I have been regularly reading the annual Poet’s Market and Writer’s Market, published by Writer’s Digest Books, for years. The submission listings, helpful articles and more taught me how to better organize my individual and manuscript submissions.

What have you discovered in the Poet’s Market?

Wednesday, September 21, 2011

Interview Caitlin O'Sullivan from The Postcard Press

Thank you to Caitlin O’Sullivan, founder and managing editor of The Postcard Press for discussing her press with us. She is a Master of Fine Arts in Creative Writing candidate at Minnesota State University, Mankato, where she is writing a historical novel about bank robbers hiding out in a small town. Look for The Postcard Press at the Twin Cities Book Festival in Minneapolis on October 15.

For more on Postcard Poetry, you might be interested in recent posts. 

I've always loved postcards and think this is a great way to combine poetry and postcards. I read on your site a bit about how you got started with this idea. How has the original idea shifted or grown as you've published poems and postcards?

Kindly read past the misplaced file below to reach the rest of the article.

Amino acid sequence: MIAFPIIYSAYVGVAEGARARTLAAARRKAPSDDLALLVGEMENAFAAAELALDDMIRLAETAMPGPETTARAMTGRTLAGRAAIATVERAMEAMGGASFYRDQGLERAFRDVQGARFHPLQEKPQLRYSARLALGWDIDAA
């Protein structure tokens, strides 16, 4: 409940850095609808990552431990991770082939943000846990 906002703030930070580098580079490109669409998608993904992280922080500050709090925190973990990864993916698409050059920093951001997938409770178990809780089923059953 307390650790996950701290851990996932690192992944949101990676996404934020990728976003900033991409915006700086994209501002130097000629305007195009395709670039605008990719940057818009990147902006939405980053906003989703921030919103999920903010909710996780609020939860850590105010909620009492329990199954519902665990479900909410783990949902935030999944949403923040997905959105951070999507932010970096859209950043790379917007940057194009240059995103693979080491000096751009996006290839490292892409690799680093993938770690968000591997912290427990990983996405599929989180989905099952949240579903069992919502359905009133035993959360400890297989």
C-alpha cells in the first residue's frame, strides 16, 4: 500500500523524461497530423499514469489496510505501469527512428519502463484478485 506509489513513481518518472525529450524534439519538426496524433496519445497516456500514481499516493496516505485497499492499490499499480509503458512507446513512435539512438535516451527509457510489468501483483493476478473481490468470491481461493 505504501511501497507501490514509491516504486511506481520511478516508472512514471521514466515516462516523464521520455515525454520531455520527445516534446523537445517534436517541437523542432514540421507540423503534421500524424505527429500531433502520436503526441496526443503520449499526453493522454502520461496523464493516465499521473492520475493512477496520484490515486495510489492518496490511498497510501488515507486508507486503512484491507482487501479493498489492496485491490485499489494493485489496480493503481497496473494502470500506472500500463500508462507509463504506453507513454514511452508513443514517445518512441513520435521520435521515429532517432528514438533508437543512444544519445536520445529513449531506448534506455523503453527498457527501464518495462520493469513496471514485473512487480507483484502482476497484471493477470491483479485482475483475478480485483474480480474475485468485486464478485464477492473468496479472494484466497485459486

Well, originally, I envisioned the postcard designs I’d be doing as very simple, very minimally designed, because I’m a pretty terrible artist. But I’ve been lucky to work with several artists who’ve leant a hand to creating some beautiful postcard designs: Jorge Evans, who did “How to Make a Bullet,” Emily J. Eisenhauer, who did “Angelique,” and David Johnson, who did Michael Martone’s postcards and “Paper Chain.” So instead of having, say, a green postcard for July and a blue postcard for August, I’ve been able to send out postcards that I consider little works of art. I think it’s a unique opportunity for writers, to have a work of art designed around your words.

Postcard poems seem closely related to the broadside. Can you discuss how these two art forms might be both similar and different?